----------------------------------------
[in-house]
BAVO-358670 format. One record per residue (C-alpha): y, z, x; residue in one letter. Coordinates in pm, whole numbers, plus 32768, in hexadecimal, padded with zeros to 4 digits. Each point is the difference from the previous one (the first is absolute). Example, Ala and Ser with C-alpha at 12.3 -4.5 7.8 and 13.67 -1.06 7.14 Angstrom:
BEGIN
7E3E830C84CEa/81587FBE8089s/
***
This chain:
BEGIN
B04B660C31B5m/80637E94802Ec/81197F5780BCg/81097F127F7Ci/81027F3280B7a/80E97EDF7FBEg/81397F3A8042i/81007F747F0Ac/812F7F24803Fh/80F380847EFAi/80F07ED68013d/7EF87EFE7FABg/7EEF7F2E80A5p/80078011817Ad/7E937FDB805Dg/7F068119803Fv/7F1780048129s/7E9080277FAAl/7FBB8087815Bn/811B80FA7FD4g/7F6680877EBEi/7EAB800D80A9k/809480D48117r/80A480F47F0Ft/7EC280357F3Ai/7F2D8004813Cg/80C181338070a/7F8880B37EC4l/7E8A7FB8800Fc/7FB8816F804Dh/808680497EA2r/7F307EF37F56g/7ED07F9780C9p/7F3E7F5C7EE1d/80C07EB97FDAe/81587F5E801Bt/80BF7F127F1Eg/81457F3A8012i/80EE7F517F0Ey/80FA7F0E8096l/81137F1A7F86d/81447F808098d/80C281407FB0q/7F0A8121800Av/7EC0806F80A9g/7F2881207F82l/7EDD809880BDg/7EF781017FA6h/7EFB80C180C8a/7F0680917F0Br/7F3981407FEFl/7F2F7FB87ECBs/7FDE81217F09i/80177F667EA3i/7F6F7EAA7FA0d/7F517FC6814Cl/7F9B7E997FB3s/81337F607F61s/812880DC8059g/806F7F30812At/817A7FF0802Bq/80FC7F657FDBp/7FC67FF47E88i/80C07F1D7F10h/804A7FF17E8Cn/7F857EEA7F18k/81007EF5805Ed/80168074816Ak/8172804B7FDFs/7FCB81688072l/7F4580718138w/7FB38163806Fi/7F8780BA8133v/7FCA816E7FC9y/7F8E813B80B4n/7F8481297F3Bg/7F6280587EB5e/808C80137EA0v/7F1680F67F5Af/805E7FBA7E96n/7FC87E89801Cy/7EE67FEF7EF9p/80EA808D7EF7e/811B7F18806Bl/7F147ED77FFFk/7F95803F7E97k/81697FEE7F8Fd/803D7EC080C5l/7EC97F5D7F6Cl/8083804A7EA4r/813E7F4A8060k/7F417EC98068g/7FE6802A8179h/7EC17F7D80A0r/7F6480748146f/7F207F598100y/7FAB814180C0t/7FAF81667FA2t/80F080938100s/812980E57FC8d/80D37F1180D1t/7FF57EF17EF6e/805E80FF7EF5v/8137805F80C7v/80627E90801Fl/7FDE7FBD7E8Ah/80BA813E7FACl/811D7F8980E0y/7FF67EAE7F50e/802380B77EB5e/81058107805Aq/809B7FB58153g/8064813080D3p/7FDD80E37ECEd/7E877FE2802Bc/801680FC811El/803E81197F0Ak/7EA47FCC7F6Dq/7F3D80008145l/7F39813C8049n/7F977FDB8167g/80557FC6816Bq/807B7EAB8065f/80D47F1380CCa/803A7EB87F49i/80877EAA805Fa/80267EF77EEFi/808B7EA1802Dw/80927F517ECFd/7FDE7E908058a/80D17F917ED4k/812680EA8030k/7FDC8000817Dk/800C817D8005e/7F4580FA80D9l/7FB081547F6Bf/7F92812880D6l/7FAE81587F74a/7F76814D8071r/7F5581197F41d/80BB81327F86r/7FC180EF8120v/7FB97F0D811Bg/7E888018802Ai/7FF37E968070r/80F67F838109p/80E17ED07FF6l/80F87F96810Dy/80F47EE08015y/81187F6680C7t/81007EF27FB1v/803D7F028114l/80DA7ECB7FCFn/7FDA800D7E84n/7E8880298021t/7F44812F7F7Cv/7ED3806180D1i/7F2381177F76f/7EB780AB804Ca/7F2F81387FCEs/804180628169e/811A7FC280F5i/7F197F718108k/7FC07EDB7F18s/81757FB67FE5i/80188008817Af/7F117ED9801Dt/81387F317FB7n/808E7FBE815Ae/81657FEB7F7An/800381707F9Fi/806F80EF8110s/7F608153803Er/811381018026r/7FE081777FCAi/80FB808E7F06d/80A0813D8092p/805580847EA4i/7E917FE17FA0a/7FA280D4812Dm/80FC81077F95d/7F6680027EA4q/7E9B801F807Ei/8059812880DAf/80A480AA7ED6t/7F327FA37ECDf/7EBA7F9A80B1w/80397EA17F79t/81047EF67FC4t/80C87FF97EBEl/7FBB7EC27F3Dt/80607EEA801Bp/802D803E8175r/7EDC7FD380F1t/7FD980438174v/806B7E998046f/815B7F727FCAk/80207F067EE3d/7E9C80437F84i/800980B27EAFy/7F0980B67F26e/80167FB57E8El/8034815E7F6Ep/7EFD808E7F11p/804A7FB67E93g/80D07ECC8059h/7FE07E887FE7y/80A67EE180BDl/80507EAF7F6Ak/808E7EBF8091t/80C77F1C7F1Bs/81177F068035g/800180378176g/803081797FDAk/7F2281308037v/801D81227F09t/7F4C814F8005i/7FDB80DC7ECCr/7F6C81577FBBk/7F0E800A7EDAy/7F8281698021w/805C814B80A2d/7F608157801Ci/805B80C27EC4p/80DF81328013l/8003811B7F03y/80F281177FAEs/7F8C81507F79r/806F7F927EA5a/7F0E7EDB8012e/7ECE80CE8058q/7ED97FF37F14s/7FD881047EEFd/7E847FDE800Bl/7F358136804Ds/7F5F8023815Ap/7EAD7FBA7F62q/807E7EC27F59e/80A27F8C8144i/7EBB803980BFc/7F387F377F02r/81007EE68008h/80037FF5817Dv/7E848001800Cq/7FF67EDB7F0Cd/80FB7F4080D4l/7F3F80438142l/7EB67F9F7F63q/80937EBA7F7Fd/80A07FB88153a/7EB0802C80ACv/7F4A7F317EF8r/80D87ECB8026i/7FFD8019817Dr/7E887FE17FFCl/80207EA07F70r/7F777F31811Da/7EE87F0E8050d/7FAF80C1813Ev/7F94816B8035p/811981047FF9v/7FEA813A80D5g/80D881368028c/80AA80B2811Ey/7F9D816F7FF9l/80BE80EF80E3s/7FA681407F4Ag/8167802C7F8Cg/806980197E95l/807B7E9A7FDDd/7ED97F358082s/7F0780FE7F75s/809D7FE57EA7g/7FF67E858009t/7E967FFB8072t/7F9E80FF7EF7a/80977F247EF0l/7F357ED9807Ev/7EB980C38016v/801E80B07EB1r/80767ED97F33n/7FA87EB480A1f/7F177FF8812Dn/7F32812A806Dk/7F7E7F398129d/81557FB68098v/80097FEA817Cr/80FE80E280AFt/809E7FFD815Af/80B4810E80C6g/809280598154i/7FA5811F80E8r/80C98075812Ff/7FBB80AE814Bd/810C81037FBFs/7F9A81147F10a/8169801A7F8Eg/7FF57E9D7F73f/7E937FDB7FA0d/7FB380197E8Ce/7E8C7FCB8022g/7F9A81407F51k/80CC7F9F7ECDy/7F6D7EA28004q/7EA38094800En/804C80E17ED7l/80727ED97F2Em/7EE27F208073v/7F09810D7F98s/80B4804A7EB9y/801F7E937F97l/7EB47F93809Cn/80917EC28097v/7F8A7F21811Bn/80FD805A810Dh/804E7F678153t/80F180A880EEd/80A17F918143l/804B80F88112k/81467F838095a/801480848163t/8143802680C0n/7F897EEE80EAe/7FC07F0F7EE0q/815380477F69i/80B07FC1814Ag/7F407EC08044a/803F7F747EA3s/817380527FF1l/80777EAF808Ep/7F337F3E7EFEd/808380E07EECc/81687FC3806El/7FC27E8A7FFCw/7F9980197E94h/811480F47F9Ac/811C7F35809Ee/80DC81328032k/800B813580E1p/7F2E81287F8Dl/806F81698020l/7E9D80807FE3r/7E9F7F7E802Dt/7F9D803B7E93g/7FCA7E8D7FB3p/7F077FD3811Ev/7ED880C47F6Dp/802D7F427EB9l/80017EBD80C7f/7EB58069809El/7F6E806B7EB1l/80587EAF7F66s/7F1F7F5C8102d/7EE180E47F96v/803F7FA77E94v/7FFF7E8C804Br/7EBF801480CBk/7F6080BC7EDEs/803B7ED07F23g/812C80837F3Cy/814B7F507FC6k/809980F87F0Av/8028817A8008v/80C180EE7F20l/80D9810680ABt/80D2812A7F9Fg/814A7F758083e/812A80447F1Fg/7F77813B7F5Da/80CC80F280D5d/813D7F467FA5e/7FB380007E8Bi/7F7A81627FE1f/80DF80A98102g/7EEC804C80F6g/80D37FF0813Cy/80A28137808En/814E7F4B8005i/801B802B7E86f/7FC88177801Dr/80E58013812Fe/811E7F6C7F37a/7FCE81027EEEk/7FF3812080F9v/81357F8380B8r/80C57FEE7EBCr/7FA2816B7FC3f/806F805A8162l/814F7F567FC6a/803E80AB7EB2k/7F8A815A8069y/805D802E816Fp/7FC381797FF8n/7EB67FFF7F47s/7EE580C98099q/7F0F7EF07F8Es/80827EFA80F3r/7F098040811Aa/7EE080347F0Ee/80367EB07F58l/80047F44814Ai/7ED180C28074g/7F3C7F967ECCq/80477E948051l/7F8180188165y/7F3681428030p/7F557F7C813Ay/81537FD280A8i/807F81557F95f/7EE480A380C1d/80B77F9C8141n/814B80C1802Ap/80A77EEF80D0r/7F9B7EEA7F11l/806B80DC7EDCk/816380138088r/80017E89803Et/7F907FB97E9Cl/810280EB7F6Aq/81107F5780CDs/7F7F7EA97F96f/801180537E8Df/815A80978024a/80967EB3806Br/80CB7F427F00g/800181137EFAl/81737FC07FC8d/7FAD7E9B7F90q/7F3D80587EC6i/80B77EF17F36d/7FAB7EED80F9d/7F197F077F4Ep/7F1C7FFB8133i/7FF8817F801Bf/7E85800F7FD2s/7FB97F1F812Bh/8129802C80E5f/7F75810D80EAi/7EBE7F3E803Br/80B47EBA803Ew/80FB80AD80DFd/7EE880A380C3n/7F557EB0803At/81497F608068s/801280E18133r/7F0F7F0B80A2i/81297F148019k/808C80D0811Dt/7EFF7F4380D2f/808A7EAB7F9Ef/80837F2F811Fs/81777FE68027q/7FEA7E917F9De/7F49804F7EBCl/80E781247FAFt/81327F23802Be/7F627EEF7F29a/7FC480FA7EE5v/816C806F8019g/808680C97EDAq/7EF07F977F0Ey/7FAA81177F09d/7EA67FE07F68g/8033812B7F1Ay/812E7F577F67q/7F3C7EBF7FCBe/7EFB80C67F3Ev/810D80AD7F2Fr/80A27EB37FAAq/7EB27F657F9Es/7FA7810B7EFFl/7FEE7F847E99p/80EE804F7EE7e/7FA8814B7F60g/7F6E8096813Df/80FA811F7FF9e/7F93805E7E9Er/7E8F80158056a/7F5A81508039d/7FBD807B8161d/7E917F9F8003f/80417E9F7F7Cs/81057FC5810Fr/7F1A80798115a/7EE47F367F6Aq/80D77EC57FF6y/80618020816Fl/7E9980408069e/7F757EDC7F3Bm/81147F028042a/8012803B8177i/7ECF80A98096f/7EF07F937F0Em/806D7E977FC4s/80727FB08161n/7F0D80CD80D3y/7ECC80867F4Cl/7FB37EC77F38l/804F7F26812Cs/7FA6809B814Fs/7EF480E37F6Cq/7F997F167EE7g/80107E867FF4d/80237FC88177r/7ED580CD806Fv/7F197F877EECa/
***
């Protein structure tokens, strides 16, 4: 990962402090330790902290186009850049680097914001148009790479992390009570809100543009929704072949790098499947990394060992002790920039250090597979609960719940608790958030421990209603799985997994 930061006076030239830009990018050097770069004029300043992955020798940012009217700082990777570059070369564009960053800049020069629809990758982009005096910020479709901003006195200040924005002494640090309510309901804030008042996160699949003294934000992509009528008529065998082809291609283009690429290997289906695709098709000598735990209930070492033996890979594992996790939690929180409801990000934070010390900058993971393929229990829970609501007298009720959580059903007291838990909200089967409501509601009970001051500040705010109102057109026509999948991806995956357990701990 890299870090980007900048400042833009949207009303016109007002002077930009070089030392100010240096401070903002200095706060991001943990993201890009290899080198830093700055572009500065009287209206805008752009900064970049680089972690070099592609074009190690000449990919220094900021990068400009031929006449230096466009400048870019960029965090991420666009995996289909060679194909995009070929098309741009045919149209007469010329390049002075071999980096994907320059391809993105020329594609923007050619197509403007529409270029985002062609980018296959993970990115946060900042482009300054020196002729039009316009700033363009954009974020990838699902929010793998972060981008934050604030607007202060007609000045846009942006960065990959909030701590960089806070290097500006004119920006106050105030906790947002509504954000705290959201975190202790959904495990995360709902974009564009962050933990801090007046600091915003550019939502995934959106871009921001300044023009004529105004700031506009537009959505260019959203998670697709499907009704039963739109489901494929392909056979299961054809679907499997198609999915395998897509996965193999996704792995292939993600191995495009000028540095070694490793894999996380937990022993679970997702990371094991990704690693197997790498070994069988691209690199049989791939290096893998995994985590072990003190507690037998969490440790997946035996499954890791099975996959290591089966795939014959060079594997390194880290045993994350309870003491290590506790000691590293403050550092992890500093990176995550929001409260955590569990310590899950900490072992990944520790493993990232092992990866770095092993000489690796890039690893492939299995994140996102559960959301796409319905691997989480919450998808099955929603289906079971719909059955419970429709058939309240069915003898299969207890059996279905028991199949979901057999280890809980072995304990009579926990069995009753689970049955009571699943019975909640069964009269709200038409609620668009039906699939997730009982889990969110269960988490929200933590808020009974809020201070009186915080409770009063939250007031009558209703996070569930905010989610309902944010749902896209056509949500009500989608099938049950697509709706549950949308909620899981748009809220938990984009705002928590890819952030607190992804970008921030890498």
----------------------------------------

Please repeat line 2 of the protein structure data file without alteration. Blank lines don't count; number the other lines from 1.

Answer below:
BAVO-358670 format. One record per residue (C-alpha): y, z, x; residue in one letter. Coordinates in pm, whole numbers, plus 32768, in hexadecimal, padded with zeros to 4 digits. Each point is the difference from the previous one (the first is absolute). Example, Ala and Ser with C-alpha at 12.3 -4.5 7.8 and 13.67 -1.06 7.14 Angstrom: